Breathing in additional oxygen improves the function of blood vessels in the brains of people with chronic obstructive pulmonary disease (COPD), according to recent research.
Breathing in additional oxygen improves the function of blood vessels in the brains of people with chronic obstructive pulmonary disease (COPD), according to research published in Experimental Physiology.
The study said that patients with COPD are at higher risk of dementia, possibly because of lower brain oxygen levels as a result of problems with blood supply from brain blood vessels. According to other research cited by the study, giving patients with COPD additional oxygen reduced their risk of developing dementia, but the mechanisms underlying this effect had not been explored.
The latest research aimed to establish the effect of supplying additional oxygen on both blood flow to the brain and blood vessel function in patients with COPD. Fourteen hypoxemia patients were included in the study, which tracked cerebral blood flow (CBF), oxygen delivery (CDO2), and neurovascular coupling (NVC), which is the relationship between local neuron activity and changes in CBF.
The researchers used ultrasound to view and measure blood flow in the brain in these patients at rest, before and during delivery of this additional oxygen. Ultrasound measured the extent to which brain blood flow increased.
Participants began this test with their eyes shut, having to open them and then read a piece of text. This test was designed to increase activity in the brain, and brain blood flow was expected to increase to provide adequate oxygen supply.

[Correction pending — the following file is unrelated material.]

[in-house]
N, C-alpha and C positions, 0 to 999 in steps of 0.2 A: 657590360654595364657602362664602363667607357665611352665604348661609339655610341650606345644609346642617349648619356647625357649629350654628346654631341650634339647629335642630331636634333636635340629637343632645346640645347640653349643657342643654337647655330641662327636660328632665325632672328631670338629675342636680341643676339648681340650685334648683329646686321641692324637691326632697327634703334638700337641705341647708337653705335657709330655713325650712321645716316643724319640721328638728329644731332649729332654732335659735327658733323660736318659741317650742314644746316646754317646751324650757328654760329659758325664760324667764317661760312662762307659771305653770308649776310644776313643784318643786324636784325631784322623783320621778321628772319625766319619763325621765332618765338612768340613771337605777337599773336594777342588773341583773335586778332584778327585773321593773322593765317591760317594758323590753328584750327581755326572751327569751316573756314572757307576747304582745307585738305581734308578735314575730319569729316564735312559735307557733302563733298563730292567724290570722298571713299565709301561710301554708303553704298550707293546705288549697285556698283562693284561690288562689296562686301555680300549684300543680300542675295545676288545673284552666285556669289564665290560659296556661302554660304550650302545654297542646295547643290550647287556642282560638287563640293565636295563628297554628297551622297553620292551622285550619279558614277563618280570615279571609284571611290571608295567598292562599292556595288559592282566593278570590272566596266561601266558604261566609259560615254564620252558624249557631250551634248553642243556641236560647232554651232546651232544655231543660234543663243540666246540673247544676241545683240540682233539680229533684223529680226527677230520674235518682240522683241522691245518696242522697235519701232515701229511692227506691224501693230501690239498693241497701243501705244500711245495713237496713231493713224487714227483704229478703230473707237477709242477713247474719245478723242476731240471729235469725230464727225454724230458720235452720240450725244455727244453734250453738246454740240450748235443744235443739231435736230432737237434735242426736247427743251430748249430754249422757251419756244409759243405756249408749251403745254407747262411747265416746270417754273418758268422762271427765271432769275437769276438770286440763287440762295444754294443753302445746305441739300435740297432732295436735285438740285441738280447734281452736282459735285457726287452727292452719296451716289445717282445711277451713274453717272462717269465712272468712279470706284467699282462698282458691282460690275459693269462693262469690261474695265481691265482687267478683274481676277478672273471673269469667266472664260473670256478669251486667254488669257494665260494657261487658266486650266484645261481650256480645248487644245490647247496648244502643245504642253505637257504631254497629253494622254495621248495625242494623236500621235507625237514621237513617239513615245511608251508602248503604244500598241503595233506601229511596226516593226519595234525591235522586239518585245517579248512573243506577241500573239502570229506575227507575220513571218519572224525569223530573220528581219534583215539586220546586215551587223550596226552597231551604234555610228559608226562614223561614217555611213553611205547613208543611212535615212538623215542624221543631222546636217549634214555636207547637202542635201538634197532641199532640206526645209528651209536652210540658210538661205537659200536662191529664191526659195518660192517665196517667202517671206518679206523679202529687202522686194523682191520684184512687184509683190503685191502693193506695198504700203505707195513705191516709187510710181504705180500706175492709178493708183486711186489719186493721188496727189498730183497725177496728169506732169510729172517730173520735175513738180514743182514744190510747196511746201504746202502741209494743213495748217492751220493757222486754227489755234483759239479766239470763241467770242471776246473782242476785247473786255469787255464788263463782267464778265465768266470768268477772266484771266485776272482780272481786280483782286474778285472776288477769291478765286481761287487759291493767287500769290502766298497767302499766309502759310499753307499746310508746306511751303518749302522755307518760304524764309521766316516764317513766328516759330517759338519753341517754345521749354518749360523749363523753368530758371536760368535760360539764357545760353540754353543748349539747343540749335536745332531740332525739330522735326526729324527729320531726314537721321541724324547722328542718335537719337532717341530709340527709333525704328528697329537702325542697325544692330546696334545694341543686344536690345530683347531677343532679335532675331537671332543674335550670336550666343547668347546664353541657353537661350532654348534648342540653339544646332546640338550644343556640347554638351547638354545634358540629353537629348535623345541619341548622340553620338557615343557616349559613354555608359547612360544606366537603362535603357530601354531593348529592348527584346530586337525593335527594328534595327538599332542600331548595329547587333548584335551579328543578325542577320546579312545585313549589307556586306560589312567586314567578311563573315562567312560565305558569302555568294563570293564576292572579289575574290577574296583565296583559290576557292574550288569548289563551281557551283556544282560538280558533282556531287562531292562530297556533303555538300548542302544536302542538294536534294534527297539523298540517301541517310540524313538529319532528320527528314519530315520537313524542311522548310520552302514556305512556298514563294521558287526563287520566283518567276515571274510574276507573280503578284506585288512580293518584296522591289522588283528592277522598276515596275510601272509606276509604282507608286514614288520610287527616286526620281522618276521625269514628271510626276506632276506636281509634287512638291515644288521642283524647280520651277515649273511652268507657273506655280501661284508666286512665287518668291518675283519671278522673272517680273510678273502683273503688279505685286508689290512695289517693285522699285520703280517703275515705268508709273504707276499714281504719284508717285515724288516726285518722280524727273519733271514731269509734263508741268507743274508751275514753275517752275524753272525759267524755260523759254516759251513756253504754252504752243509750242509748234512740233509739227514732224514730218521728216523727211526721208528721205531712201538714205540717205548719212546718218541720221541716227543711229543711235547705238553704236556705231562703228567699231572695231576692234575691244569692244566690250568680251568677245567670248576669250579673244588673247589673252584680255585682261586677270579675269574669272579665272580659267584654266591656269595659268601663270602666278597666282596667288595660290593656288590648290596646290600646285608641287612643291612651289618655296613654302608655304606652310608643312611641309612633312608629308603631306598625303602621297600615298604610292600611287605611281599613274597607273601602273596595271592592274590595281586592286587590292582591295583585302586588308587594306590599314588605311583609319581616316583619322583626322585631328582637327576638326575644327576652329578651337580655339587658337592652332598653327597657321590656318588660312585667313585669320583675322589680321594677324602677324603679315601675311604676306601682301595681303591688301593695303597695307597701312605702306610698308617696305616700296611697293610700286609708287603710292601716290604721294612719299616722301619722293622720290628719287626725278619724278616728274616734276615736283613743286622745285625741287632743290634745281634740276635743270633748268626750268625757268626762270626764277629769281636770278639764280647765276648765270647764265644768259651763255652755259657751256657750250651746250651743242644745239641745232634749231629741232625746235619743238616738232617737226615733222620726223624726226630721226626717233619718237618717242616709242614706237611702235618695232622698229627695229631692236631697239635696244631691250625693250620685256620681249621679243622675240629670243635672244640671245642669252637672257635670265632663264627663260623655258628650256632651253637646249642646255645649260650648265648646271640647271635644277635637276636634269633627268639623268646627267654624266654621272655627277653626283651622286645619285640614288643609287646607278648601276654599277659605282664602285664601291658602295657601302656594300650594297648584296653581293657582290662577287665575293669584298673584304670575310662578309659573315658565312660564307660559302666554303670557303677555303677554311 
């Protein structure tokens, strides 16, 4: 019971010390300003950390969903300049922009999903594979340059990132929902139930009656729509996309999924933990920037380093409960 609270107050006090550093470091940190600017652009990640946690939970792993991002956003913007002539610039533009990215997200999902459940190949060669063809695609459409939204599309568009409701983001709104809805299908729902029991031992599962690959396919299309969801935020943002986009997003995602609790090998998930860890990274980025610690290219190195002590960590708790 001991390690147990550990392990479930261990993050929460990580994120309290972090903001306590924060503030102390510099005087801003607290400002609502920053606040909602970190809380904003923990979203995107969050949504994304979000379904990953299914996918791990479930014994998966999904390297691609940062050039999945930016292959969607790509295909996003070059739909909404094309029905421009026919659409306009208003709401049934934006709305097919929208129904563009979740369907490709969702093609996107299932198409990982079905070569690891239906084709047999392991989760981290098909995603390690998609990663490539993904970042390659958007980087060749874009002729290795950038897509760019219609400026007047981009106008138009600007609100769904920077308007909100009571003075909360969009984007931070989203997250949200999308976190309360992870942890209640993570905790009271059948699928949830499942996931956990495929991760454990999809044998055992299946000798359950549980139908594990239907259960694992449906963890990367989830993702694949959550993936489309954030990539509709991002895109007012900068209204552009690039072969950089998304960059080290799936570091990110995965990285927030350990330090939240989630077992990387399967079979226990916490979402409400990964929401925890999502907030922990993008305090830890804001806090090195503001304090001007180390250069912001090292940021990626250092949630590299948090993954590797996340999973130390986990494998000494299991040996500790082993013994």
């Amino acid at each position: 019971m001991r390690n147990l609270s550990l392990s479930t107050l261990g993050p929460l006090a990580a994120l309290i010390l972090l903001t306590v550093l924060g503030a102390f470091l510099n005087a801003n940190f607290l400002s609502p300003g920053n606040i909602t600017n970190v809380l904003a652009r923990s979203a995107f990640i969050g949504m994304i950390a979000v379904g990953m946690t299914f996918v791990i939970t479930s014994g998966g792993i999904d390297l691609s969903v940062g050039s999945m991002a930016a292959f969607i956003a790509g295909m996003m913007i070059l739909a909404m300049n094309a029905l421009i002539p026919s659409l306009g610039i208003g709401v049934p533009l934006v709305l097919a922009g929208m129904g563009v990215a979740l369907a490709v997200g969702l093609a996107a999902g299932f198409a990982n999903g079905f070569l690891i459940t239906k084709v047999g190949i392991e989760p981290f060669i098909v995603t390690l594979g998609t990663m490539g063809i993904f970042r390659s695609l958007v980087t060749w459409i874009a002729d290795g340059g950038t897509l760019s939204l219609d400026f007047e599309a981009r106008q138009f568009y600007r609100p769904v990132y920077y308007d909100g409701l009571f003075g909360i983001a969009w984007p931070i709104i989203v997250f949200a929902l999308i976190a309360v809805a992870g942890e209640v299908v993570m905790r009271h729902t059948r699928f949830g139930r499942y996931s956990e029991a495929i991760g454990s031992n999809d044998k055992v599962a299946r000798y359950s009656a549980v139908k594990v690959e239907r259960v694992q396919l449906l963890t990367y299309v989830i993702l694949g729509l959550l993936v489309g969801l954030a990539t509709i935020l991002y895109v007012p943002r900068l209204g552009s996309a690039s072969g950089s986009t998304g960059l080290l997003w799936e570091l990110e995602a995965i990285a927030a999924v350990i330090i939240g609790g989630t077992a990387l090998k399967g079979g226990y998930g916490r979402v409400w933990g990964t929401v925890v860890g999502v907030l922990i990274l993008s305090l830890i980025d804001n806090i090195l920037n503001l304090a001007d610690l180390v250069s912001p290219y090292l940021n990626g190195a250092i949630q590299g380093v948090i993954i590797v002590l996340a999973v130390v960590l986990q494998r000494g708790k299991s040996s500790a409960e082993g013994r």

Pairing these ultrasound measures with a measurement of blood oxygen levels allowed authors to estimate how much oxygen delivery to the brain increased during the eyes-open reading test.
Measurements were assessed and the authors found that blood flow and oxygen delivery to the brain was significantly increased during reading. This was due to blood vessels in the brain becoming dilated in response to the greater oxygen demand when the brain was active.
Specifically, peripheral oxyhemoglobin saturation increased from 91 ± 3.3 to 97.4 ± 3% (P <.01). CBF was unaltered (593.0 ± 162.8 vs 590.1 ± 138.5 mL min−1; P = .91) with supplemental O2.
However, both CDO2 (98.1 ± 25.7 versus 108.7 ± 28.4 ml dl−1; P = 0.02) and NVC improved.
The posterior cerebral artery cerebrovascular conductance increased to a greater extent after O2 normalization (+40%, from 20.4 ± 9.9 to 28 ± 10.4% increase in conductance; P = .04). The posterior cerebral artery cerebrovascular resistance decreased to a greater extent during O2 normalization (+22%, from −16.7 ± 7.3 to −21.4 ± 6.6% decrease in resistance; P = .04).
The cerebral vasculature of patients with COPD appears insensitive to oxygen, because CBF was unaltered in response to O2 supplementation, leading to improved CDO2.
Providing extra oxygen to patients with COPD improved the function of blood vessels in the brain by matching blood supply to the demands of the brain activity during this short test.
Other research is needed to see how long-term oxygen use would impact the function of brain blood vessels.
These improvements might provide a physiological link between oxygen therapy and a reduced risk of cerebrovascular diseases such as stroke, mild cognitive impairment, and dementia.
Hoiland RL, Mladinov S, Barak, OF, et al. Oxygen therapy improves cerebral oxygen delivery and neurovascular function in hypoxaemic chronic obstructive pulmonary disease patients [published online July 5, 2018]. Exp Physiol. doi: 10.1113/EP086994.